We are continuing our discussion from our last post about a new approach to paternity tests. Two companies have developed blood tests that can be conducted in the eighth or ninth week of pregnancy; for the most part, paternity tests now must wait until after the baby has arrived. By confirming the identity of the father before birth, the mother and father will be able to establish parental rights to custody and visitation early on. The tests will buy the parents some valuable preparation time.
The tests start with blood samples from the mother and the potential father. The mother’s blood contains fragments on the baby’s DNA, and the test looks for a match in the father’s blood. It’s noninvasive and may not even require a doctor to be present. The DNA analysis has already proved effective at determining gender and testing for Down syndrome early in the pregnancy. Researchers have also used the method to determine the baby’s entire genome.
However, the tests cannot be used in a child custody case without being certified, and neither test has passed muster yet. The AABB, the organization responsible for the certification, is considering the matter, according to the senior director for policy. Only one of the manufacturers has applied, though.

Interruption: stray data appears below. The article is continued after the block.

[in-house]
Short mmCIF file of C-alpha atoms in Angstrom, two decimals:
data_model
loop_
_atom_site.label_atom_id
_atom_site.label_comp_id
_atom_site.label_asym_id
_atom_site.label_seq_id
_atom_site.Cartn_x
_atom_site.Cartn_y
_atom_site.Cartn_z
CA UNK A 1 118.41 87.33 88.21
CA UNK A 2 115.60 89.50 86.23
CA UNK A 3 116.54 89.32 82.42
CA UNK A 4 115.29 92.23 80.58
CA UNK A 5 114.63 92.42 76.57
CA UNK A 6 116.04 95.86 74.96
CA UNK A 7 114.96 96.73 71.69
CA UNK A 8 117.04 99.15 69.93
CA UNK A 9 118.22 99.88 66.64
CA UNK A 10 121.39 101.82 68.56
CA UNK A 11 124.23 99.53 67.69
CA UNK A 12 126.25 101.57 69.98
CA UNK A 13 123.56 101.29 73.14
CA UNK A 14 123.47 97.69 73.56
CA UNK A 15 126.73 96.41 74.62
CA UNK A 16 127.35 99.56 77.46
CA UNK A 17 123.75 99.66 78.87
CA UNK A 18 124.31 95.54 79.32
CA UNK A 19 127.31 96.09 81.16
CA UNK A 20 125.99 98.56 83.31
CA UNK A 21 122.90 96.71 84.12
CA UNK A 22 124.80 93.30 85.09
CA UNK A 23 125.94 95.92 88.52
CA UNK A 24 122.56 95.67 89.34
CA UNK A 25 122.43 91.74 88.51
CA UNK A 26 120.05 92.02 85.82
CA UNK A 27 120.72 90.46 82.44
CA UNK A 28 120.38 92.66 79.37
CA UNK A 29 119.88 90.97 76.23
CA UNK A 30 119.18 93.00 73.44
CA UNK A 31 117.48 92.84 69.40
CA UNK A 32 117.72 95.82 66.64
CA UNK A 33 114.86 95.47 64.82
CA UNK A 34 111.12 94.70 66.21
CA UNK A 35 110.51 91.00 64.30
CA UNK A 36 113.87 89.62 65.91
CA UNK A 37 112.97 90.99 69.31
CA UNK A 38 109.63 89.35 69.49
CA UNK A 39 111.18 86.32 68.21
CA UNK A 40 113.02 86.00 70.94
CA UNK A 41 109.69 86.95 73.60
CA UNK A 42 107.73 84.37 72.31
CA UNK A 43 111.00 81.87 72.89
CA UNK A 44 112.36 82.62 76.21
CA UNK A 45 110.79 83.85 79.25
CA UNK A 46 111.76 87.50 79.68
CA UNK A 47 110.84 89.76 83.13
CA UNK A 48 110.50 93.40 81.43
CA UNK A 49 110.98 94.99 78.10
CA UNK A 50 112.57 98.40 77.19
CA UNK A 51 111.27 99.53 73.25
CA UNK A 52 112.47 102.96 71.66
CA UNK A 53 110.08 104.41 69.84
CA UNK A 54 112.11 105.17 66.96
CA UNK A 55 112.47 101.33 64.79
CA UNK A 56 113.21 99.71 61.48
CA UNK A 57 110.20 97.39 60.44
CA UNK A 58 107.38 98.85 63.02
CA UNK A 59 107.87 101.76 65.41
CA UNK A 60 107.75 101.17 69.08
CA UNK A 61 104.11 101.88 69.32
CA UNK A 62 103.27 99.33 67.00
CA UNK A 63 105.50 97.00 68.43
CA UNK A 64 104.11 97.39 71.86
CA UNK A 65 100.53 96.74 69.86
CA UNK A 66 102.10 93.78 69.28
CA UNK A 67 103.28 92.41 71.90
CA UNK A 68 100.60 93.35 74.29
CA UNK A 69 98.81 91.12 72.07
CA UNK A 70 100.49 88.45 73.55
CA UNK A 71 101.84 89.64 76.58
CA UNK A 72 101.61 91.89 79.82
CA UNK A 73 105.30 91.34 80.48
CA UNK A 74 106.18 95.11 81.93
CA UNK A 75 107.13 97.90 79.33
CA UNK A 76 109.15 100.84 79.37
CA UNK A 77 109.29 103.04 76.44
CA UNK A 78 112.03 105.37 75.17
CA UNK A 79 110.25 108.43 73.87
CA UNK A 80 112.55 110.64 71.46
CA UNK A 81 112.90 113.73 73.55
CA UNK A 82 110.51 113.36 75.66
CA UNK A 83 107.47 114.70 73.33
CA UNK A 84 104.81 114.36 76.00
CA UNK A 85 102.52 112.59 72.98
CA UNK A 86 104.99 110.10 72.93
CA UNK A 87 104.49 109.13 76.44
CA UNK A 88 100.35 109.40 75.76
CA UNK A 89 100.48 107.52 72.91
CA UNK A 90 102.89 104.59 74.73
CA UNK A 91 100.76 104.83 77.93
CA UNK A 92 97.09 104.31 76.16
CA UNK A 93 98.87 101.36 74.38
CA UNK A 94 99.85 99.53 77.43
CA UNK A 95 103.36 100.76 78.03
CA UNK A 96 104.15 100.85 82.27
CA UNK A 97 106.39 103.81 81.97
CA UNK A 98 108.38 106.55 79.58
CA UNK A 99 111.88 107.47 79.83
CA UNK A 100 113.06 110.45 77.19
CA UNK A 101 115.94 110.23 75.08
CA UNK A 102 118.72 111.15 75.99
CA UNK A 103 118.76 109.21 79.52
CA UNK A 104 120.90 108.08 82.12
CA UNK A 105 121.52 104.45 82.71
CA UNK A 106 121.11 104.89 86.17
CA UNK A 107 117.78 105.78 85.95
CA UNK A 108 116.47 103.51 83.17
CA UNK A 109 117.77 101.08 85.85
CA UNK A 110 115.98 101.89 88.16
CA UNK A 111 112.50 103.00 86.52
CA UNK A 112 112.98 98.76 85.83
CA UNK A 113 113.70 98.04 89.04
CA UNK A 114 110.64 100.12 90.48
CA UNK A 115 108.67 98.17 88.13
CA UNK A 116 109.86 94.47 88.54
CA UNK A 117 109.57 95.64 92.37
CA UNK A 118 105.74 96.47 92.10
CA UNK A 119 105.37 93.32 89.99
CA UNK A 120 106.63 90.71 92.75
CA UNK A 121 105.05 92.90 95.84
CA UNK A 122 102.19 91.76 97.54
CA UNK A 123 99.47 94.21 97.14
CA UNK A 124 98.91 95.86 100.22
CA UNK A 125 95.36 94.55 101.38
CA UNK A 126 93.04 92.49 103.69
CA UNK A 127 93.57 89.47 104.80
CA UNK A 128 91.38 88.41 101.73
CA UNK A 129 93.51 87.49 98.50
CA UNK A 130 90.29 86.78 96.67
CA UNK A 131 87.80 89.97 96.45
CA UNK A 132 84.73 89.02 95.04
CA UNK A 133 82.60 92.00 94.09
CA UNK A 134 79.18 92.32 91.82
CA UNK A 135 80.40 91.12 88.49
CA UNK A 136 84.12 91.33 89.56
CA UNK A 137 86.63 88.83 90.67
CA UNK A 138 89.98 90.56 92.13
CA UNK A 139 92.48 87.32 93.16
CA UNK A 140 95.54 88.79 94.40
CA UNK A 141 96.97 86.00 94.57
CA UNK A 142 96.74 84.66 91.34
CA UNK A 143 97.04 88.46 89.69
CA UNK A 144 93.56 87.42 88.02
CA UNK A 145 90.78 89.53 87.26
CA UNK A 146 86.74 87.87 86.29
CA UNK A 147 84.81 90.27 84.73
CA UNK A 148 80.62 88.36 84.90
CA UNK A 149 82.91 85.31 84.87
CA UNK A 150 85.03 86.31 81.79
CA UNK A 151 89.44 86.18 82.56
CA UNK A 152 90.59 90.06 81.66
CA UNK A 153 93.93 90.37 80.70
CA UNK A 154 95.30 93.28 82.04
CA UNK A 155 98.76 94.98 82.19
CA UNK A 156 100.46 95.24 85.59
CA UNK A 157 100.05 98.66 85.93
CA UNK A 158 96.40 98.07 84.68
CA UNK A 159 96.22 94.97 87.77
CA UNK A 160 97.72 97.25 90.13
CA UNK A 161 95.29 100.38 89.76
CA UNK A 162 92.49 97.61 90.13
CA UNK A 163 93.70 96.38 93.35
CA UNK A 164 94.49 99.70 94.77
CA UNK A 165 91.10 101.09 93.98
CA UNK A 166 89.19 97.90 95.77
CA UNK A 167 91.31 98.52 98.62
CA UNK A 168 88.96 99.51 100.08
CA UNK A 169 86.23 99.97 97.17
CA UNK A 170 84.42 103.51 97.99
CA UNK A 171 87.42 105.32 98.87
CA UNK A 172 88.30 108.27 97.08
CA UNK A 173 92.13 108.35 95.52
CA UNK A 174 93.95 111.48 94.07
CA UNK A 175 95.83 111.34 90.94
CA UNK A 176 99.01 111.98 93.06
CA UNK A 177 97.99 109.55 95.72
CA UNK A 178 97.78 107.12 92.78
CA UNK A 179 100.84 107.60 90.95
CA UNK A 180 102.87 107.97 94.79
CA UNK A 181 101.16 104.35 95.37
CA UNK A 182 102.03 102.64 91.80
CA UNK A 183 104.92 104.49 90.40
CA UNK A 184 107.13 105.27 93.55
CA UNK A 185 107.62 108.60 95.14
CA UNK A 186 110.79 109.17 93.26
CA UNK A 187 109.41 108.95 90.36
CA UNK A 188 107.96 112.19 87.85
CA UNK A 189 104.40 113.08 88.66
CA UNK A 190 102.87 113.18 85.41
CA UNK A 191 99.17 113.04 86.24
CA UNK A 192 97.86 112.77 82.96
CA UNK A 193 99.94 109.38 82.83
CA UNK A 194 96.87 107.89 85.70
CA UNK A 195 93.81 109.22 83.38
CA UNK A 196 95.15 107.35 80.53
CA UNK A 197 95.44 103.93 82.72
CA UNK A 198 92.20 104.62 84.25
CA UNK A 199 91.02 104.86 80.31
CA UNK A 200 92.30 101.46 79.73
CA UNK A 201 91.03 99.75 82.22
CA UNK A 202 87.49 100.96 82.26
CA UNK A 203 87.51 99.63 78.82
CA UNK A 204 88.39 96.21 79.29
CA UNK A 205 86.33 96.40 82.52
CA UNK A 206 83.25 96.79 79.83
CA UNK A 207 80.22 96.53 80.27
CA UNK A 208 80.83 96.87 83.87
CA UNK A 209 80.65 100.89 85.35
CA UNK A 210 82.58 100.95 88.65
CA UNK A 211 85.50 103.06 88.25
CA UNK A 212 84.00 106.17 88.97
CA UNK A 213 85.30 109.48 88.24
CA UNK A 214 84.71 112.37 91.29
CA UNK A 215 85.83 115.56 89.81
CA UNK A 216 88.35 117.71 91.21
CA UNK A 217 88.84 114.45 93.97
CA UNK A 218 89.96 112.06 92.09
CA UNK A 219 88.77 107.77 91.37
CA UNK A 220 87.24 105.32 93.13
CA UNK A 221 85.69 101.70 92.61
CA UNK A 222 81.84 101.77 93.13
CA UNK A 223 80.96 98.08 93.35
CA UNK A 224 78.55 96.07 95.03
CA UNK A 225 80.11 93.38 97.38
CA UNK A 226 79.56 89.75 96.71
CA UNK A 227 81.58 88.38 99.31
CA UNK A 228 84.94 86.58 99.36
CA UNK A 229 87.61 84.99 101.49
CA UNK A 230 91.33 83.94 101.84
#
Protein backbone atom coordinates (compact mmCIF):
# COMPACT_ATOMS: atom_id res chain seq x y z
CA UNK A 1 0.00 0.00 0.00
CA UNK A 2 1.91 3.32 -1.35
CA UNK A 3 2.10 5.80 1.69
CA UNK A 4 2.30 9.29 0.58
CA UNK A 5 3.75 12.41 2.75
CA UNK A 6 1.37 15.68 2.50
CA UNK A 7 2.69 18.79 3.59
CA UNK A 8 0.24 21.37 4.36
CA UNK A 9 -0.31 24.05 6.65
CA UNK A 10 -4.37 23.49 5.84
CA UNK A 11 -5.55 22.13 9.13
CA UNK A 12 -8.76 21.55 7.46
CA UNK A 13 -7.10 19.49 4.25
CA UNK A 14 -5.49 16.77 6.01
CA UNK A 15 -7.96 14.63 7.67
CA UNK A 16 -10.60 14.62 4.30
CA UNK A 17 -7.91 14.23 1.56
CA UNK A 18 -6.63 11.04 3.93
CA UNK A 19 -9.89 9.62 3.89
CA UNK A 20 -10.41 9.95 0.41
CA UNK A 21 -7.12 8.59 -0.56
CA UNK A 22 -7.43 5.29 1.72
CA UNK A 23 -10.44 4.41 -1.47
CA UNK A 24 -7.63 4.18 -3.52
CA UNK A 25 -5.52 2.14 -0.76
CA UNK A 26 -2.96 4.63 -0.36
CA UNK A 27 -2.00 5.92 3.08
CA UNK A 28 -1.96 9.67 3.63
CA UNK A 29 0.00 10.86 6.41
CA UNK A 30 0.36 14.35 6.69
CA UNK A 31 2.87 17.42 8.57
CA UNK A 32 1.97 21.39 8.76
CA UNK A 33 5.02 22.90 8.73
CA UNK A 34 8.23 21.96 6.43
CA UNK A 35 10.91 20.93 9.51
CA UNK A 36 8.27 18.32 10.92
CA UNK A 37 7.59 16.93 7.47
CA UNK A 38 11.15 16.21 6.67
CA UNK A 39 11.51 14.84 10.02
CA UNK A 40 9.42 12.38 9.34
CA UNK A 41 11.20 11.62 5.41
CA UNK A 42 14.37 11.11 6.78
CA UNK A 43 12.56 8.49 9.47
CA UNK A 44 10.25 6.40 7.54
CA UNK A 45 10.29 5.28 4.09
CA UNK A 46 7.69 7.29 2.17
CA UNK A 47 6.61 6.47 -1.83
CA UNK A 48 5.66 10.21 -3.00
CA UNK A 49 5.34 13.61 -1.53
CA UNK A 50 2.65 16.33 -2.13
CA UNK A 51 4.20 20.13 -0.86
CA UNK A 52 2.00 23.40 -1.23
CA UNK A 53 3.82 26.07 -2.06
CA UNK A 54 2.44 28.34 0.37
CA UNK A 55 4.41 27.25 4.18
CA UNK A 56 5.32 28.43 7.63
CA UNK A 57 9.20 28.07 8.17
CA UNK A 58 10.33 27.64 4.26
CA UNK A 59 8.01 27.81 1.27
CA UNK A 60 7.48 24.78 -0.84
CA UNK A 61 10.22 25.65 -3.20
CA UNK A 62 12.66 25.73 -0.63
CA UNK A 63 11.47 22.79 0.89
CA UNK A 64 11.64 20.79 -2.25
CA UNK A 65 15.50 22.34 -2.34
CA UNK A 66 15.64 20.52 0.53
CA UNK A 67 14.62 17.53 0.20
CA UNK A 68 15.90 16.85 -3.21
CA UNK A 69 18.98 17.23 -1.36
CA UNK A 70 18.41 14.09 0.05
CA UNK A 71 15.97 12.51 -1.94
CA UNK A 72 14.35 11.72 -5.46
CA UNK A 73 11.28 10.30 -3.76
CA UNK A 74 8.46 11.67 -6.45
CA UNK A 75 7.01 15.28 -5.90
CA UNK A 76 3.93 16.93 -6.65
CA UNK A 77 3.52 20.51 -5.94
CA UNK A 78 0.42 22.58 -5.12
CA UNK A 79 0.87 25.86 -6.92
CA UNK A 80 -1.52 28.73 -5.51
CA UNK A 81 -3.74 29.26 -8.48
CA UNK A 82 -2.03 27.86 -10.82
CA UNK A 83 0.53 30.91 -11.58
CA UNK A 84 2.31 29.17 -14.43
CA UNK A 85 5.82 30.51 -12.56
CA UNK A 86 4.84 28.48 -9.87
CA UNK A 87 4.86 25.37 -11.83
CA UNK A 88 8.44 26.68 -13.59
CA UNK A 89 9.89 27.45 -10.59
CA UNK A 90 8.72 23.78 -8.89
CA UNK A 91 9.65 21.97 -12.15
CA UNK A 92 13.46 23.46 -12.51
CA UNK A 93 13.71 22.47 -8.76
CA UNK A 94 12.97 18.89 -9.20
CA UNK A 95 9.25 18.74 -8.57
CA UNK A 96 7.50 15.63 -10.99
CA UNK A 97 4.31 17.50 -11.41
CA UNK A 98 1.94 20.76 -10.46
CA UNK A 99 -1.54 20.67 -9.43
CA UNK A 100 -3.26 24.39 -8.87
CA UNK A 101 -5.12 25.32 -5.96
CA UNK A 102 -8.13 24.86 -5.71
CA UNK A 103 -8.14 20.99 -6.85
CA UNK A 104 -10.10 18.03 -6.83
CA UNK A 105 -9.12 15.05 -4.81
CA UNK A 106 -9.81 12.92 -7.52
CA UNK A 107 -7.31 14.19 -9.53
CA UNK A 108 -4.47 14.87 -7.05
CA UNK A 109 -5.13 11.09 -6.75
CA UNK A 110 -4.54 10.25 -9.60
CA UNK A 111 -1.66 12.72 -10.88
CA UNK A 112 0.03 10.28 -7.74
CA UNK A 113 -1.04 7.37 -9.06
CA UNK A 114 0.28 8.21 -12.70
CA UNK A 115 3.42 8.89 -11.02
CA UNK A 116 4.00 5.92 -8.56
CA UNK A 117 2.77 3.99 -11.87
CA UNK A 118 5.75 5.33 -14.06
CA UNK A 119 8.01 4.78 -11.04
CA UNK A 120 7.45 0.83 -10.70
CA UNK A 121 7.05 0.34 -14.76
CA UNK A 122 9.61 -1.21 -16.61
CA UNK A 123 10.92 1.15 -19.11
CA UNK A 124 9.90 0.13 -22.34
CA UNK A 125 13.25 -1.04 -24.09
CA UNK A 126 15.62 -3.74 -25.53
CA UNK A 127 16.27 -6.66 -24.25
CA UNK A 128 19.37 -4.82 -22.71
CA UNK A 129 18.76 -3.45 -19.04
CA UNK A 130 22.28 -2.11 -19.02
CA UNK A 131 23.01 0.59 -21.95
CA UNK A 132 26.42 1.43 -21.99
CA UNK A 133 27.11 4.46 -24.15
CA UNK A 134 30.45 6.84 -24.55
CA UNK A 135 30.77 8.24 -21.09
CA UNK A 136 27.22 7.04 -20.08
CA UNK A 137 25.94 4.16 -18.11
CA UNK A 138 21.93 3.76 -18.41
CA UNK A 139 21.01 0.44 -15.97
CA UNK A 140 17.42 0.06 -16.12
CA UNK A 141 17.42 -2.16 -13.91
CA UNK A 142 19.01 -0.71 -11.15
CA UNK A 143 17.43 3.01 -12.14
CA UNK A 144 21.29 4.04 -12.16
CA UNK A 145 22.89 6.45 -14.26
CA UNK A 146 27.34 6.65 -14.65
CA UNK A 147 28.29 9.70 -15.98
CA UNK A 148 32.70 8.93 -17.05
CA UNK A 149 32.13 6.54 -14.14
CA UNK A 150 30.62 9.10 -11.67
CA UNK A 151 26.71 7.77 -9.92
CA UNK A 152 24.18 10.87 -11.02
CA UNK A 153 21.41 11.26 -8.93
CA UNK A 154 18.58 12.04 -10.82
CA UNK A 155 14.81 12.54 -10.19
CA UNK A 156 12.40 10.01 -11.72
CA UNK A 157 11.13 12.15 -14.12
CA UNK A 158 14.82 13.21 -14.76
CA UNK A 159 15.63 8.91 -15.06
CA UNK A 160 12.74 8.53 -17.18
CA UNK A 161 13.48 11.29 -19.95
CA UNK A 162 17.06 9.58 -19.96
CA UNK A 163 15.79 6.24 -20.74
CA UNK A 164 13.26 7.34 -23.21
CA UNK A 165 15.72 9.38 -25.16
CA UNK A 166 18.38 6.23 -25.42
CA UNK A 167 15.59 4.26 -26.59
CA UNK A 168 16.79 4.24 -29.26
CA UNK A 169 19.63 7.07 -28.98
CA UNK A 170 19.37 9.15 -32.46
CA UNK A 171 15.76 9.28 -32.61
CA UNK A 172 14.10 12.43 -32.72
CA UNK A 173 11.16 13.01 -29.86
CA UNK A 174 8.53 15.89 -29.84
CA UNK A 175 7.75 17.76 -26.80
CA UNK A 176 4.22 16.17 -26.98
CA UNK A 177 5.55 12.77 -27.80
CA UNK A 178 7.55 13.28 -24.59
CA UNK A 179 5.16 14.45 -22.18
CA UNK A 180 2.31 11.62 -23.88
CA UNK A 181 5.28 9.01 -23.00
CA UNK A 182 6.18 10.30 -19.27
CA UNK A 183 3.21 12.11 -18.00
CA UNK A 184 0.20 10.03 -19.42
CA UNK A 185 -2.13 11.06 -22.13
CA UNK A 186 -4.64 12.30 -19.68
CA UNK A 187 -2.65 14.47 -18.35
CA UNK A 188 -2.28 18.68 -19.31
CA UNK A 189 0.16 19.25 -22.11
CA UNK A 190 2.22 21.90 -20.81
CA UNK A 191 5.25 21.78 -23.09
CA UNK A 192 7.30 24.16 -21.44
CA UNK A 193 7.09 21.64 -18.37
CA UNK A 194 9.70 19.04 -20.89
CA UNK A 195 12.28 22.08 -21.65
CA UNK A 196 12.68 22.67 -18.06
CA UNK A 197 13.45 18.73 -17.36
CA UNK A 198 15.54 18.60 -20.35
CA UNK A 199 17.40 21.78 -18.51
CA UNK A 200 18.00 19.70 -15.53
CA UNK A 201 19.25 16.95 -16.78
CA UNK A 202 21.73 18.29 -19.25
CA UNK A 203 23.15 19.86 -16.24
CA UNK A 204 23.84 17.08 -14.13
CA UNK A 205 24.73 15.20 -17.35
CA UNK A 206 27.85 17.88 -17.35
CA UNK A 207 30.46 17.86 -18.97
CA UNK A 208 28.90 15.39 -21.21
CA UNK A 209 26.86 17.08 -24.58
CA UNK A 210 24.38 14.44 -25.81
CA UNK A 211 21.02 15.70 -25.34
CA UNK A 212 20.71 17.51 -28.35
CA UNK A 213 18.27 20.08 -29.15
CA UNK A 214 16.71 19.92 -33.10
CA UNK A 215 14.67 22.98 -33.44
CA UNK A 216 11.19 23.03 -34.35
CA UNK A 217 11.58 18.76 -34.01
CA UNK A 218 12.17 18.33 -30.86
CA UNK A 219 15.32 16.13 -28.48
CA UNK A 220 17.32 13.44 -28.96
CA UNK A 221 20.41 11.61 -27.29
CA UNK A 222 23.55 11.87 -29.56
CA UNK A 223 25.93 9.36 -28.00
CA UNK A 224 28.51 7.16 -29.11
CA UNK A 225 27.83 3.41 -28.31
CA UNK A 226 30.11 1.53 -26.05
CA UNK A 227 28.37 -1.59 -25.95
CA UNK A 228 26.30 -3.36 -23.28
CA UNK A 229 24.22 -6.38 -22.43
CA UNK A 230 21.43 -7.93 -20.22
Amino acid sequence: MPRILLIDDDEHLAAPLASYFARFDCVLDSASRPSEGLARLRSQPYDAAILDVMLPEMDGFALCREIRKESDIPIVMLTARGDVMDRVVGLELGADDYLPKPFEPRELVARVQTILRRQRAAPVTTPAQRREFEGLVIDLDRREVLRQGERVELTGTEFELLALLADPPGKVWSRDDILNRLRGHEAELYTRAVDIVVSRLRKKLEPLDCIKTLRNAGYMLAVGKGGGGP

Certification would mean legal acceptance, and that in turn could mean that courts would be involved in child support disputes before the birth. Current law does not recognize that a father has any responsibility for costs associated with the pregnancy or birth until after the child is born.
So the burden falls squarely on the woman’s shoulders, and the baby may be the one who suffers in the end. Prenatal care, proper nutrition and a healthy lifestyle for the mother have a direct effect on the baby, but those things may not be available without financial support from the father.
At this time, the tests cost more than double what the post-birth paternity test costs.
Source: The New York Times, “Before Birth, Dad’s ID,” Andrew Pollack, June 19, 2012
Ann. A. Thomson (Seal Beach family law attorney) can help. Please call 562-431-4333 or contact her online today.